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I'm just starting to use Scrum with a new web project and I'm having some difficulties crafting my Product Backlog.

I have a initial user story along the lines of :

As a new user I want to sign-up in order to access the private section of the web portal

In the future web portal the creation of a new user account is systematically precedeed by a step-by-step questionnaire featuring 10-20 questions (mostly multiple choice). Once the questionnaire is completed the new user enters an email address and password and provided that these are valid, the user account is created and the new user redirected to a Home Page / Dashboard view.

My user story seems lacking in detail but I'm not sure how to split it up (nor whether this is appropriate)...

Any ideas/suggestions ?

Many Thanks

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First off, I'd like to point out that I think you're going at the wrong angle with that story.

Have you ever wanted to sign up for anything? Wouldn't it be better to just be able to use the thing, without having to bother signing up or logging in? 'Why can't (Company X) just turn the private area public?'

First determine who the requester of this story really is. Or, alternately, change the request. For example, something like:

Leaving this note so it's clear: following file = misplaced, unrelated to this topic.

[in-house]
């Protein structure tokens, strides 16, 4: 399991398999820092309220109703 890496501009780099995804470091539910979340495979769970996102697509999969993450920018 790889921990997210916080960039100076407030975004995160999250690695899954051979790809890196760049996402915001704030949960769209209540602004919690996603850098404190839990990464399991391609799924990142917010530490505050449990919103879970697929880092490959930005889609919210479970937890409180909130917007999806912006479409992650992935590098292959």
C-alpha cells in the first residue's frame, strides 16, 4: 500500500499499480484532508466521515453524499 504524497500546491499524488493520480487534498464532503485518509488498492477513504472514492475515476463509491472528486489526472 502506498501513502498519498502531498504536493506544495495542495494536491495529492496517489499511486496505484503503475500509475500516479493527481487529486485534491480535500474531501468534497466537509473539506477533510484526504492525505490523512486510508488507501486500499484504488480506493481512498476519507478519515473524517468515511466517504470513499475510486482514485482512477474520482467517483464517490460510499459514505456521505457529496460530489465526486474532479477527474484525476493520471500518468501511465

As a system administrator, I need to make sure we aren't vulnerable to...

or

As a user, I don't want other users able to see my personal information.

Note that these don't even have the how of sign-up and log-in built in. It could conceivably be accomplished through some other means. This is good, as the how of tasks should not be coupled to the what and why of stories.

Once you've properly identified a real business need, including who wants/needs it and why, then you should be in good standing.

After that, you can start adding the how into tasks under that story, but that has nothing to do with defining the story itself.

  • So in fact I should be thinking more along the lines of "As the website administrator (or some other role), I need all new users to complete an initial questionnaire before their account creation in order to determine x,y,z..." ? – Anthony Webster May 24 '17 at 20:13
  • @AnthonyWebster Yes, though depending on what x,y,z are, you may even want to take it a step further and find out why those are needed. – Sarov May 25 '17 at 13:07
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A good idea would be to think about the Acceptance Criteria for your user story. When writing those down, you would probably see huge numbers of them which give you hint on how to slice your user story.

For example "as a new user", what are the acceptance criteria for that? Any new user? users on their mobile phone? on tablets? can they call in and someone helps them over the phone? a new user to the private page or a new user with no information of him/her in your system.

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The other answers covered pretty much everything, I just want to add a couple of things:

  • Consider adding a "...so that..." clause at the end, as this might narrow down your scope in order to be more specific.